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Norwegian saboteurs sank a ferry in 1944. This led to the discovery of a new type of fish, more than 70 years later.
The Germans loaded the ferry full of heavy water. But then it was blown up by saboteurs and sank. 70 years later researchers watching a video from the wreckage see a fish they have never seen before.
In this special scientific tale, you will learn about how the discovery of a small fish is connected to Operation Gunnerside from World War II, a movie by National Geographic and Darwinism.
The discoveries have been documented in a research paper that was recently published in Evolutionary Applications.
But let’s start from the beginning. Or at least what we modern humans regard as the beginning.
Tinnsjøen, Rjukan, February 1944. Loaded with solder containing heavy water, the ferry «Hydro» is sunk by Norwegian saboteurs, to prevent the Germans from obtaining the heavy water necessary to make nuclear bombs. Eighteen people die, and the ferry lies at a depth of 440 meters.
Discovered fish while watching a movie
In 2018, National Geographic makes a documentary about the event, where they among other things follow a group of researchers from NTNU that are examining the ferry wreckage lying in the deep. They record it with the help of mini U-boats.
Fate would have it that a few biologists from UiT The Arctic University of Norway (UiT) and Inland Norway University of Applied Sciences (INN) watch the documentary and the film clips in question. It is not the shipwreck that catches the attention of the biologists. The recordings also show some tiny, almost transparent fishes that swim around the wreckage at the bottom of the deep lake.
“We stared at the screen: Could this be a new type of char?” says an enthusiastic Kim Præbel, who is a professor of biology at UiT The Arctic University of Norway.
The deep had to be examined
Præbel and his colleague Kjartan Østbye are some of the world’s leading experts when it comes to the speciation of salmonids. They have for 20 years, in collaboration with other scientists, studied how for example whitefish and char have developed evolutionary in Norwegian lakes. Until now, three different char types had been documented in Scandinavia and Finland.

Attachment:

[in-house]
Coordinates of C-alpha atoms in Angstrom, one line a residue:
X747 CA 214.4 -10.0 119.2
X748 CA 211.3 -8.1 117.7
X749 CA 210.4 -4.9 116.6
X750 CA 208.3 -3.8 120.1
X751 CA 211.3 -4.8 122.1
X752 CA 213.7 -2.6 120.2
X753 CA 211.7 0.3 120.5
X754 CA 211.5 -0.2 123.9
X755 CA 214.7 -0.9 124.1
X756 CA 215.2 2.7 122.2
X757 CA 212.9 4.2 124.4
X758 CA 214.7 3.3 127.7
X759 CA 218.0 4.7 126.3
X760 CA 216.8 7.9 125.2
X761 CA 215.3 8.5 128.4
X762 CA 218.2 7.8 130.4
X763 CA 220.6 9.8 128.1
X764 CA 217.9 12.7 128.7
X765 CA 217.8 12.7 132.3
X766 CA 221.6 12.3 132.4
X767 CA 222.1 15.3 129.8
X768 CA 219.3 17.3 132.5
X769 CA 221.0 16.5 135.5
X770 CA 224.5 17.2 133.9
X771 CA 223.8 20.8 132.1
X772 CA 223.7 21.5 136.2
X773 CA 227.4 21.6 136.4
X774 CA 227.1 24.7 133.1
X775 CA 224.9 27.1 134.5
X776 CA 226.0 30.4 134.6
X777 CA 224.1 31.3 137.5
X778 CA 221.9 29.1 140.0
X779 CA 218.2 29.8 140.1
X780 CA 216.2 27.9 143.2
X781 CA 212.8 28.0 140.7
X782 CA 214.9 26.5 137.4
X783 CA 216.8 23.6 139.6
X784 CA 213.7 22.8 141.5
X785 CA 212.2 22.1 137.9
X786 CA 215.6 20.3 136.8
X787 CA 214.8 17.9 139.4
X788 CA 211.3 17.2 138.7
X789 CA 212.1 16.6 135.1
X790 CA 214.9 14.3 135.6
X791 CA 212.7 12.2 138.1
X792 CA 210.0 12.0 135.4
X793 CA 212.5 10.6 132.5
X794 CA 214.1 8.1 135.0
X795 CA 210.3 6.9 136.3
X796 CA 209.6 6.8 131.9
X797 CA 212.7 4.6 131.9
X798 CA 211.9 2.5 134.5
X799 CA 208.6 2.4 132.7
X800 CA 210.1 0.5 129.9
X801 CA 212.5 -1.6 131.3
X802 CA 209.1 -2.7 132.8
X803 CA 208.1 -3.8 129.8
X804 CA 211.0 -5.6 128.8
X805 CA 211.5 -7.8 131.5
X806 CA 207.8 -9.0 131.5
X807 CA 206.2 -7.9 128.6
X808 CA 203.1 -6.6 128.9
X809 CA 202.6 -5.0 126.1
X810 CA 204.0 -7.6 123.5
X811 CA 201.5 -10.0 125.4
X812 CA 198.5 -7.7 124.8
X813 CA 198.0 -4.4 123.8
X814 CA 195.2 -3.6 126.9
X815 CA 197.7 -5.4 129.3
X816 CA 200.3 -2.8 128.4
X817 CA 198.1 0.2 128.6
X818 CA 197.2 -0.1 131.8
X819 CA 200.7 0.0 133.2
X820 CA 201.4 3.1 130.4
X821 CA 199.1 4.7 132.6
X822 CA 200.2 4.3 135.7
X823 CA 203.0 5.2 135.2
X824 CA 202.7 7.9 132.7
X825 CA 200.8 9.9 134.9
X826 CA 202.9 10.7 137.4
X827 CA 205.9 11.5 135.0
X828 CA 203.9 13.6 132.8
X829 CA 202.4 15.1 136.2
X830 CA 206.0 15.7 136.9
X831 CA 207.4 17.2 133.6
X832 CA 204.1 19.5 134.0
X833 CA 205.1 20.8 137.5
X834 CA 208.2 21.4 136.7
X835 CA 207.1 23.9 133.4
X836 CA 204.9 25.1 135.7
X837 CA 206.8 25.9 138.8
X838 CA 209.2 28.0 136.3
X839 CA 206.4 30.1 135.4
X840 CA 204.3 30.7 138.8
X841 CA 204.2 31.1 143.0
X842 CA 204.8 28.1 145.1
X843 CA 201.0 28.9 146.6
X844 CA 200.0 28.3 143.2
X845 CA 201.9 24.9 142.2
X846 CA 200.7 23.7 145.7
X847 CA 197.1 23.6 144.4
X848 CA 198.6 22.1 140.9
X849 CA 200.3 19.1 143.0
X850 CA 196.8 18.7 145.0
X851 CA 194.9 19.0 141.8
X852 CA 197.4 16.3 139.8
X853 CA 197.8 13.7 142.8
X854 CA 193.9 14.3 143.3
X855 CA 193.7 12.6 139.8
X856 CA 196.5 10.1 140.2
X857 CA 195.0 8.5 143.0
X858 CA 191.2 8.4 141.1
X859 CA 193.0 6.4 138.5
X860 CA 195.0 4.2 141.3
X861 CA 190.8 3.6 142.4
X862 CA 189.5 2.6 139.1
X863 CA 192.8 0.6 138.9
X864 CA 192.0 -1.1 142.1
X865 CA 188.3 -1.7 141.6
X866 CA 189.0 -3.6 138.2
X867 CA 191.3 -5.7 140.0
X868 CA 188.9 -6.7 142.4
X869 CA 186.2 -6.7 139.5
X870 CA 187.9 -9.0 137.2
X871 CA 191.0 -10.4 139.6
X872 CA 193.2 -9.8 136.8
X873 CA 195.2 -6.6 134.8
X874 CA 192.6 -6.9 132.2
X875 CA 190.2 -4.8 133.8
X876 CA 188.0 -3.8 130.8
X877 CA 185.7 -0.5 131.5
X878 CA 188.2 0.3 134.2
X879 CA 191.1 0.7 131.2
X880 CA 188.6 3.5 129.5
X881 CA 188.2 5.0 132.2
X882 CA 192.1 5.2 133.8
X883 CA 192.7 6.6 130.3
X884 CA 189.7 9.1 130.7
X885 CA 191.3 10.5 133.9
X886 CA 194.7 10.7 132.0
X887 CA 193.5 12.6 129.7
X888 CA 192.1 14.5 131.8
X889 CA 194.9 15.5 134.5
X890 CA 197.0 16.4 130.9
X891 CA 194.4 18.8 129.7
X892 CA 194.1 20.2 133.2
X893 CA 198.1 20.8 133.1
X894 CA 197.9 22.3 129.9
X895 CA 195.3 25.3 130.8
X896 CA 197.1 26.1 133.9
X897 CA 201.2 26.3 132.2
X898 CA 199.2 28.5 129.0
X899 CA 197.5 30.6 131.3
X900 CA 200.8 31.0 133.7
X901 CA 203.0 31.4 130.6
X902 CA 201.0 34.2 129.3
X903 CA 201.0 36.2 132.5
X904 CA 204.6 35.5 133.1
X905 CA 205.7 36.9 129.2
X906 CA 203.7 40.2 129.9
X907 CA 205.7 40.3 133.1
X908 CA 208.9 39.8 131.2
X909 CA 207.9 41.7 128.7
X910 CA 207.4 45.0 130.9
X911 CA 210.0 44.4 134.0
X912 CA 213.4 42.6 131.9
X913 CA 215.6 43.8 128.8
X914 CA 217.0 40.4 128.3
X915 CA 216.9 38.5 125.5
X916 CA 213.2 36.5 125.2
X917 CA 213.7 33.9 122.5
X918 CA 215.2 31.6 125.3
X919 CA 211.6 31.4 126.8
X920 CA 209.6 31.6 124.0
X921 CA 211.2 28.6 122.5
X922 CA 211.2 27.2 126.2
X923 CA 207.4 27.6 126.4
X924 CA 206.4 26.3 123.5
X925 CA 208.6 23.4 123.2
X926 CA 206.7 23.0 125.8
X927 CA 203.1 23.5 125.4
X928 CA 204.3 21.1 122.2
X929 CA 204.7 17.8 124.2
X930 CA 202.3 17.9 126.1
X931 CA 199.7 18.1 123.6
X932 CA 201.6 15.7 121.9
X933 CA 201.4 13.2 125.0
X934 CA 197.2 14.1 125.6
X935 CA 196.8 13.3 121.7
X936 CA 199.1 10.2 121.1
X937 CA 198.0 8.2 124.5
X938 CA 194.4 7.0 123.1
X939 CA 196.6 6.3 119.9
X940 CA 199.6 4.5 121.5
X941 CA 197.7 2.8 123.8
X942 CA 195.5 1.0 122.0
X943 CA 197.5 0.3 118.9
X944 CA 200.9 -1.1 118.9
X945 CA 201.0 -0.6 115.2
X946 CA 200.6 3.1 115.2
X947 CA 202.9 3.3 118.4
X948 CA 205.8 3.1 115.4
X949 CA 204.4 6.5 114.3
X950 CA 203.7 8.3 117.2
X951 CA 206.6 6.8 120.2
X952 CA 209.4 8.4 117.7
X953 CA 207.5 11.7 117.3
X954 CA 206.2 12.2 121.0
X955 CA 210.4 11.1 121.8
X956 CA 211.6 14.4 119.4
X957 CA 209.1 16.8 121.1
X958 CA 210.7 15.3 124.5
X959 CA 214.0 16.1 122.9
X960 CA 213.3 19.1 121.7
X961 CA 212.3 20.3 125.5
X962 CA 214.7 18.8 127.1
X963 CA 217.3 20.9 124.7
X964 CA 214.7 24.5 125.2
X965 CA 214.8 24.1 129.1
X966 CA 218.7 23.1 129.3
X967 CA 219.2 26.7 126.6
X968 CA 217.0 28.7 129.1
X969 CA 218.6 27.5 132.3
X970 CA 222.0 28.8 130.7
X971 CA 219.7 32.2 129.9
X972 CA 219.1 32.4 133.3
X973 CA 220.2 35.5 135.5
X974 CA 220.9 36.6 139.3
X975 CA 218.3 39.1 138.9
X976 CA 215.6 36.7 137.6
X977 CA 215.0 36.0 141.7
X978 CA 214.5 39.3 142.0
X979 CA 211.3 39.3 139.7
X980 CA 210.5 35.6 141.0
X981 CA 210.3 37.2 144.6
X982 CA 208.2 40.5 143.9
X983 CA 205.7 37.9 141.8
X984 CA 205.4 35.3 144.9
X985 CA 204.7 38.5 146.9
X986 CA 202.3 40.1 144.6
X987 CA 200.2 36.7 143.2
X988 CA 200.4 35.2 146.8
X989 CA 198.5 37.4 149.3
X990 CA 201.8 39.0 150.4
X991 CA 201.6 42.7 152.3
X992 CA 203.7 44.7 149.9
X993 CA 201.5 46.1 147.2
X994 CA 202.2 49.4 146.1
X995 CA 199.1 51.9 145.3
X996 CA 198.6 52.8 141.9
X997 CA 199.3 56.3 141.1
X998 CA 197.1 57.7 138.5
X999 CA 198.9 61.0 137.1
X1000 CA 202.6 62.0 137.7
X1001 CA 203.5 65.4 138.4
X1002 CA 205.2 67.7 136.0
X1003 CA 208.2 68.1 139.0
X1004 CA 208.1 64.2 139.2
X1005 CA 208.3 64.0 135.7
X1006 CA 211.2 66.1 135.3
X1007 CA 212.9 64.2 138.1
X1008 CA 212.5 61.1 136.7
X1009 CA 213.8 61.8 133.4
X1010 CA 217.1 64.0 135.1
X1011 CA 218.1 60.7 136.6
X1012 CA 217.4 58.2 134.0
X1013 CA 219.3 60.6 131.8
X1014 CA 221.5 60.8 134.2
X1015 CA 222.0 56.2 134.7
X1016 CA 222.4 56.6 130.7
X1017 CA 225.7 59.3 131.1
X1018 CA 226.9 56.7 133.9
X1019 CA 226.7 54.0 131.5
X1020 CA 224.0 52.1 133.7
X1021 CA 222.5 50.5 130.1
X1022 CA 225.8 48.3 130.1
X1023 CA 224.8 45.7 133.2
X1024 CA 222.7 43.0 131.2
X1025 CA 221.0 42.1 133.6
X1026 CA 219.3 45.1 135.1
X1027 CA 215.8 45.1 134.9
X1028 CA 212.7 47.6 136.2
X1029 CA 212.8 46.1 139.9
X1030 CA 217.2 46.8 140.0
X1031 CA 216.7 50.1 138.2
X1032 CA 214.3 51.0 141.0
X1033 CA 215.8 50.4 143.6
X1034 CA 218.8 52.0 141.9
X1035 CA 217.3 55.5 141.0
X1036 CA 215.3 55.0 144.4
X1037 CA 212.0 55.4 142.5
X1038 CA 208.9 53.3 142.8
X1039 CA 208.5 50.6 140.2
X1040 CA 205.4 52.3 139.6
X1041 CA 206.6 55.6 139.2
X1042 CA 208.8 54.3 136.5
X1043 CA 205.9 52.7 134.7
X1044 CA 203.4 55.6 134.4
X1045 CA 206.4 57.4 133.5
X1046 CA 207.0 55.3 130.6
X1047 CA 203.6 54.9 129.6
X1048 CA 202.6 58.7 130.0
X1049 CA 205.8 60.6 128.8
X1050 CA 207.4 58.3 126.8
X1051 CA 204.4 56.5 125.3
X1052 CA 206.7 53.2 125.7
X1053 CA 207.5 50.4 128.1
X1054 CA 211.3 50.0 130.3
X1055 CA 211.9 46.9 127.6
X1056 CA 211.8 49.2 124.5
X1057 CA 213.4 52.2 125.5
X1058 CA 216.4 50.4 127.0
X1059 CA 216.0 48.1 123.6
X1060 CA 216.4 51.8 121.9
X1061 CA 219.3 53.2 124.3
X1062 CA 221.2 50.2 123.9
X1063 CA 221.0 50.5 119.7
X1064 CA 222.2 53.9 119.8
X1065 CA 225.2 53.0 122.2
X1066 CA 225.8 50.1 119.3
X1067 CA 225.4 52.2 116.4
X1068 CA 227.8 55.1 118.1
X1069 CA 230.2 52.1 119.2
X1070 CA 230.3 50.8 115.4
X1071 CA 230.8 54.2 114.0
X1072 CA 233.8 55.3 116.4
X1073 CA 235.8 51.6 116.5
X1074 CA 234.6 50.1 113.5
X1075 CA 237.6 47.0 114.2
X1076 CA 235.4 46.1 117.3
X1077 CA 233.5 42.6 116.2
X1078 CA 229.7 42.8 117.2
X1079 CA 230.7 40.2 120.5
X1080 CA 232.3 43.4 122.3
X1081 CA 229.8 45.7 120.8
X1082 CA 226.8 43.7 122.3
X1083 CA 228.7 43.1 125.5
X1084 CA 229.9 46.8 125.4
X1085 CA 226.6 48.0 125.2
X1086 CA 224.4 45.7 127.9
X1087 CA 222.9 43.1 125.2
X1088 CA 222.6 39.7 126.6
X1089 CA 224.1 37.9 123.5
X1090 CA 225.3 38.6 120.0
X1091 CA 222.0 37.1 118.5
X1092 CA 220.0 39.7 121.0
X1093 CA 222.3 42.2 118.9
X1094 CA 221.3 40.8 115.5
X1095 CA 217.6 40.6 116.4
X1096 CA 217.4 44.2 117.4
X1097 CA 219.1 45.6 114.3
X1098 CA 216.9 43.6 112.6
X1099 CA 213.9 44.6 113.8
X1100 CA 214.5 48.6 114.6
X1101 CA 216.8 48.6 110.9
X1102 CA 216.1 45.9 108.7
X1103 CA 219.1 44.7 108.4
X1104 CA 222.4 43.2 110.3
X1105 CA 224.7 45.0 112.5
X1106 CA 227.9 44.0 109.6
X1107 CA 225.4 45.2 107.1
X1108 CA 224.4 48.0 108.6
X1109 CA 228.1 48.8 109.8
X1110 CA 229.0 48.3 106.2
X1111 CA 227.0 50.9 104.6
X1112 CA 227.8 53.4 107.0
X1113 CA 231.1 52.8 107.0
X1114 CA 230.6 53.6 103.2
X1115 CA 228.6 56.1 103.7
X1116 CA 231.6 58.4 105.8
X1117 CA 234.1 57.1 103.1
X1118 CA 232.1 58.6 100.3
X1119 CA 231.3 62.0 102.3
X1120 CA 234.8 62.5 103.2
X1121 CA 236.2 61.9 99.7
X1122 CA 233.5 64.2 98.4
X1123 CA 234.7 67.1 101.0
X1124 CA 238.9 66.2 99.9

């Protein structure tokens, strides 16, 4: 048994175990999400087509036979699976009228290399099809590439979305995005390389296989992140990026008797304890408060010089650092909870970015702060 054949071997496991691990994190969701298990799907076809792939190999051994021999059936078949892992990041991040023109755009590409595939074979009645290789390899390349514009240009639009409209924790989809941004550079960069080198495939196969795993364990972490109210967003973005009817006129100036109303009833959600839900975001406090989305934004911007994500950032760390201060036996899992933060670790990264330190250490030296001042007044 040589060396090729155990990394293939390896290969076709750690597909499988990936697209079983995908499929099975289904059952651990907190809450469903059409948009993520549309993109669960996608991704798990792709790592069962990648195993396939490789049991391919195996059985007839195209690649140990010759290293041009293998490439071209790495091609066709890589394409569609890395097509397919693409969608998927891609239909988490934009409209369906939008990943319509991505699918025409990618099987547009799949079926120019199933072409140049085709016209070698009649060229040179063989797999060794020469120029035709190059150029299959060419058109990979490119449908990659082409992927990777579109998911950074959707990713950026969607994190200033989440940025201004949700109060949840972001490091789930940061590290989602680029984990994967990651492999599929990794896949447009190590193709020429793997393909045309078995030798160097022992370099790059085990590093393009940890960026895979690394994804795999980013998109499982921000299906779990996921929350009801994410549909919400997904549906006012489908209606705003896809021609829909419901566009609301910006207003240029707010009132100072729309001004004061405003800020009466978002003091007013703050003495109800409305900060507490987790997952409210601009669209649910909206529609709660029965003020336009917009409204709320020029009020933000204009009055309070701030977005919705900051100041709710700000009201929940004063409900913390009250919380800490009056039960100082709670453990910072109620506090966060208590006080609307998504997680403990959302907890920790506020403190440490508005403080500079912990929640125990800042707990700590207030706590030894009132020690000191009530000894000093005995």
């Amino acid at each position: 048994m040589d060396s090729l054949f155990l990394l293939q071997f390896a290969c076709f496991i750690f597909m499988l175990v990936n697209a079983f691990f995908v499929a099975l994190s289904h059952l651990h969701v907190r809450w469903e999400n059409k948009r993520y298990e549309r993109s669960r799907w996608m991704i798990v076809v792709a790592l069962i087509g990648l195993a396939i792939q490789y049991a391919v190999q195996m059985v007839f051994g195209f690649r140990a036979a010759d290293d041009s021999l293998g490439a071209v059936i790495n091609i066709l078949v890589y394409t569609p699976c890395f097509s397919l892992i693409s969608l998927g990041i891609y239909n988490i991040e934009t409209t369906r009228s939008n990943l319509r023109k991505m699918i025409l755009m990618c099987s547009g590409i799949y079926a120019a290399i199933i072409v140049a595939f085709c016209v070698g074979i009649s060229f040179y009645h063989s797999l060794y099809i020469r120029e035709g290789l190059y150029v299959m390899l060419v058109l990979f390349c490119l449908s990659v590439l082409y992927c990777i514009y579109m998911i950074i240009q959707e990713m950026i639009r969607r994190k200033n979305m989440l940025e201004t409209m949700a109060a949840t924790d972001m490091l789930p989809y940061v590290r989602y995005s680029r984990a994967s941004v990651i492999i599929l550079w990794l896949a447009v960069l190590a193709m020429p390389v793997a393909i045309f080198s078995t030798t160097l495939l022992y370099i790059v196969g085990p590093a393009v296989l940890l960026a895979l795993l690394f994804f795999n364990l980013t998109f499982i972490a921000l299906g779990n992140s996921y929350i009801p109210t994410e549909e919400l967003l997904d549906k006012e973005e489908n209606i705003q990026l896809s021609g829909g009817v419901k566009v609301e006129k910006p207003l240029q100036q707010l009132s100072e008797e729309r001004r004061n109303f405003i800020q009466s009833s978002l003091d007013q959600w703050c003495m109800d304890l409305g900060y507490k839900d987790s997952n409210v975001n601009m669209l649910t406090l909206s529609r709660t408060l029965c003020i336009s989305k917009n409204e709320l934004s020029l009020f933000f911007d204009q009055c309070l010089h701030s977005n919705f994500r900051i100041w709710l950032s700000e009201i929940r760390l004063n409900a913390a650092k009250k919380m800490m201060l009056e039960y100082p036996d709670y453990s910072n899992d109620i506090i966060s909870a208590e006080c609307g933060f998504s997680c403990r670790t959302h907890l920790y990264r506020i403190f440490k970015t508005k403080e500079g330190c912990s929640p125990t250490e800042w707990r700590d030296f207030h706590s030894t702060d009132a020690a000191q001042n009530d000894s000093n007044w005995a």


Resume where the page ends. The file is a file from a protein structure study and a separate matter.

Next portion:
Could this little white fish at the bottom of Tinnsjøen be an undescribed fourth type of char?
Præbel and Østbye decided to examine the depths of Tinnsjøen. Along with them came Doctoral Research Fellow Marius Hassve.
The long chase for the mini char
Tinnsjøen is Norway’s third deepest lake, with a depth of 460 meters. The researchers had never fished that deep before. Neither did they know what method and bait to use.
A period of two years followed, with long days and nights in the boat on Tinnsjøen. Attempt after attempt, with different fishing methods and experimentation with bait. Would they be able to catch a fish that lives its life on such extreme depths?
One of the solutions would prove to be a well-ripened Norwegian cheese, a Ridderost. With this as bait, the biologists were finally successful. One day, a few tiny fishes waited for them in the fish traps. After several more weeks of searching, they had managed to catch 32 specimens of the tiny white fish they had once watched on film, on depths from 150 meters going as far down as 350 meters.
Surely enough, the scientist’s presumption was confirmed: The tiny fishes were in fact a distinct type of char – even smaller and considerably different in looks from the dwarf char they had already documented in several other lakes.
“We have exciting results of speciation from other lakes, but the discoveries in Tinnsjøen are truly unique”, says Kjartan Østbye, professor at INN.
The four types of char are in some ways genetically different, that is to say, that they do not usually mate with each other. In this sense, they function as ecological species.
“The discovery shows that we have overlooked a huge chunk of biological diversity in the great deep lakes that exist in Norway and the northern areas – and that we need to look at the bigger picture”, Kim Præbel from UiT states.
Absence of food has made the fish tiny
The new type of char documented by Præbel and his colleagues only weighs between one to five grams and is less than ten centimetres long.